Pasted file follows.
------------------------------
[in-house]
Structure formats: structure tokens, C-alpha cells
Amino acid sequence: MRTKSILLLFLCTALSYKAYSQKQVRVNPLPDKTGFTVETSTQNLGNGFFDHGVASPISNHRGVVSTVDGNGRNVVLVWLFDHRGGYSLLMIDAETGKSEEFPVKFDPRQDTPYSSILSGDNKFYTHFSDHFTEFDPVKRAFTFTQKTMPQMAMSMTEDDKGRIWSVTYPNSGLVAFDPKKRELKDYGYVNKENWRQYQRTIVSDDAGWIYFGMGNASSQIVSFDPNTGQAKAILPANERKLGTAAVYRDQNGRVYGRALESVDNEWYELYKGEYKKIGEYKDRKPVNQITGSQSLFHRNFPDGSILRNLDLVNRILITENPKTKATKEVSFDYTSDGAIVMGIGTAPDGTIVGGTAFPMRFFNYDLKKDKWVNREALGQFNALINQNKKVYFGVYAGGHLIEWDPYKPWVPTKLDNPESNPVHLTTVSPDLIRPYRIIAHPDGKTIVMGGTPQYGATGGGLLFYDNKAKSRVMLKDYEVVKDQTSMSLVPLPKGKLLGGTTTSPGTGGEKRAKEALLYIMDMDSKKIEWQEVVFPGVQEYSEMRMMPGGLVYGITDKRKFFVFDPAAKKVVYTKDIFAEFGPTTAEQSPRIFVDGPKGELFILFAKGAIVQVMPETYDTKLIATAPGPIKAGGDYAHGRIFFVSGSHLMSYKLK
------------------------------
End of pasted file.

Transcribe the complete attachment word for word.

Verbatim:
[in-house]
Structure formats: structure tokens, C-alpha cells
Amino acid sequence: MRTKSILLLFLCTALSYKAYSQKQVRVNPLPDKTGFTVETSTQNLGNGFFDHGVASPISNHRGVVSTVDGNGRNVVLVWLFDHRGGYSLLMIDAETGKSEEFPVKFDPRQDTPYSSILSGDNKFYTHFSDHFTEFDPVKRAFTFTQKTMPQMAMSMTEDDKGRIWSVTYPNSGLVAFDPKKRELKDYGYVNKENWRQYQRTIVSDDAGWIYFGMGNASSQIVSFDPNTGQAKAILPANERKLGTAAVYRDQNGRVYGRALESVDNEWYELYKGEYKKIGEYKDRKPVNQITGSQSLFHRNFPDGSILRNLDLVNRILITENPKTKATKEVSFDYTSDGAIVMGIGTAPDGTIVGGTAFPMRFFNYDLKKDKWVNREALGQFNALINQNKKVYFGVYAGGHLIEWDPYKPWVPTKLDNPESNPVHLTTVSPDLIRPYRIIAHPDGKTIVMGGTPQYGATGGGLLFYDNKAKSRVMLKDYEVVKDQTSMSLVPLPKGKLLGGTTTSPGTGGEKRAKEALLYIMDMDSKKIEWQEVVFPGVQEYSEMRMMPGGLVYGITDKRKFFVFDPAAKKVVYTKDIFAEFGPTTAEQSPRIFVDGPKGELFILFAKGAIVQVMPETYDTKLIATAPGPIKAGGDYAHGRIFFVSGSHLMSYKLK